US calls on Pakistan to arrest freed Mumbai terrorist

White House warns Pakistan that failure to charge Mumbai terrorist for his crimes will 'have repercussions for bilateral relations.'

Contact Editor
Chana Roberts,

Pakistan
Pakistan
iStock

The US government on Friday issued a statement calling on Pakistan to arrest freed Mumbai terrorist Hafiz Saeed and try him for terrorism.

Saeed is the mastermind behind terror attacks by 10 Pakistani terrorists on 12 targets in India over a period of four days. 166 people died in the attacks, including several Americans.

One of the attacks was on Mumbai's Chabad House, where nine people were brutally murdered. The bodies of the Israelis among them, including Chabad emissaries Rivka and Gavriel Holtzberg, showed evidence of torture. The Holtzberg's young son was hidden by his Indian nurse who managed to escape with him.

Saeed was released on Friday, after spending ten months under house arrest.

"The United States is deeply concerned that Lashkar-e-Taiba leader Hafiz Saeed has been released from house arrest in Pakistan," State Department spokesperson Heather Nauert said in a statement on Friday. "LeT is a designated Foreign Terrorist Organisation responsible for the death of hundreds of innocent civilians in terrorist attacks, including a number of American citizens."

"The Pakistani government should make sure that he is arrested and charged for his crimes."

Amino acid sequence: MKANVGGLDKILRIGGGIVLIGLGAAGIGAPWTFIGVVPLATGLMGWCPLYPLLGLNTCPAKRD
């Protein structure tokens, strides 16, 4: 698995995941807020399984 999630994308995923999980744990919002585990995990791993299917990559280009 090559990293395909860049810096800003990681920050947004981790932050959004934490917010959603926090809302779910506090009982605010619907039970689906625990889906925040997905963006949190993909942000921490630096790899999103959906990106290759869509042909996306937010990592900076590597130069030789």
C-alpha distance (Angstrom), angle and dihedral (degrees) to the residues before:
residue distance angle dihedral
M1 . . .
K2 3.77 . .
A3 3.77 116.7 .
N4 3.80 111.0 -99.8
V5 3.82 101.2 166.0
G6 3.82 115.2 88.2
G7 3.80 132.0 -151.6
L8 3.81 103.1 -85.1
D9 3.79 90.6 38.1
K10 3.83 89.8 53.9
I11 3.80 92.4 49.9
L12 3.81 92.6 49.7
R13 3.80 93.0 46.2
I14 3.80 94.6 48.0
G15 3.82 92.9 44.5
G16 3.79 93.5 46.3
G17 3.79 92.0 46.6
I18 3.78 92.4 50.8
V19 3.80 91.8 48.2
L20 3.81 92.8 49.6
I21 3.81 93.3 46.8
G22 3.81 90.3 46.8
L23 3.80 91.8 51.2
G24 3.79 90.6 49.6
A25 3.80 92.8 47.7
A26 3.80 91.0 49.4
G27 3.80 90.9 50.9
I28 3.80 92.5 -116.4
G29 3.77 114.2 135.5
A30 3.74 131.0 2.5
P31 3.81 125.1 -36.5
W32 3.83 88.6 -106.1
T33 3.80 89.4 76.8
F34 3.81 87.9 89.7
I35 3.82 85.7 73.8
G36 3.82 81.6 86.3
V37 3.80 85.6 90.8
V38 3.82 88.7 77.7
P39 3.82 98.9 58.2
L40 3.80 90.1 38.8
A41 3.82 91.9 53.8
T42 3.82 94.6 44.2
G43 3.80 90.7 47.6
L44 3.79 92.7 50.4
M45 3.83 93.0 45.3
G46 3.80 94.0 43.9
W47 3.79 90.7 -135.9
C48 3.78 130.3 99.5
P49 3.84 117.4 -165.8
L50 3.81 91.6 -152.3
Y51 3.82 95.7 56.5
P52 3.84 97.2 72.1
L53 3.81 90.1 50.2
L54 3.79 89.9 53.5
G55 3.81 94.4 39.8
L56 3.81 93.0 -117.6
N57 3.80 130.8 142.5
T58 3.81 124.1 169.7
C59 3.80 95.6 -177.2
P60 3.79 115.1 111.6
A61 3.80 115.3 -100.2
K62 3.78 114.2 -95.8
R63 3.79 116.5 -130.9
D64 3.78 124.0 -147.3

A statement from the White House read, "[Hafiz] Saeed's release, after Pakistan's failure to prosecute or charge him, sends a deeply troubling message about Pakistan's commitment to (combating) international terrorism and belies Pakistani claims that it will not provide sanctuary for terrorists on its soil. If Pakistan does not take action to lawfully detain Saeed and charge him for his crimes, its inaction will have repercussions for bilateral relations and for Pakistan's global reputation."

"As President Donald Trump's South Asia policy makes clear, the United States seeks a constructive relationship with Pakistan, but expects decisive action against militant and terrorist groups on Pakistani soil that are a threat to the region.

"The release of Saeed is a step in the wrong direction. The Pakistani government now has an opportunity to demonstrate its seriousness in confronting all forms of terrorism, without distinction, by arresting and charging Hafiz Saeed for his crimes."

In 2008, the US designated Saeed as a global terrorist, under executive order 13224. The United Nations Security Council's Resoultion 1267 also designated him as a terrorist.

Saeed has consistently denied any connection to the Mumbai attacks, which left 166 people dead, including several Americans. According to him, his only crime is "wanting Kashmir's freedom from India," and that is the reason he was arrested.

When Pakistan fought to take control of the Kashmir region, Kashmir's ruler turned to India for help. India agreed, on condition the ruler accede to India. This condition was accepted by Kashmir's ruler, but resulted in three further wars between India and Pakistan. Currently, India administers 60% of the region, Pakistan 30%, and China the remaining 10%.








top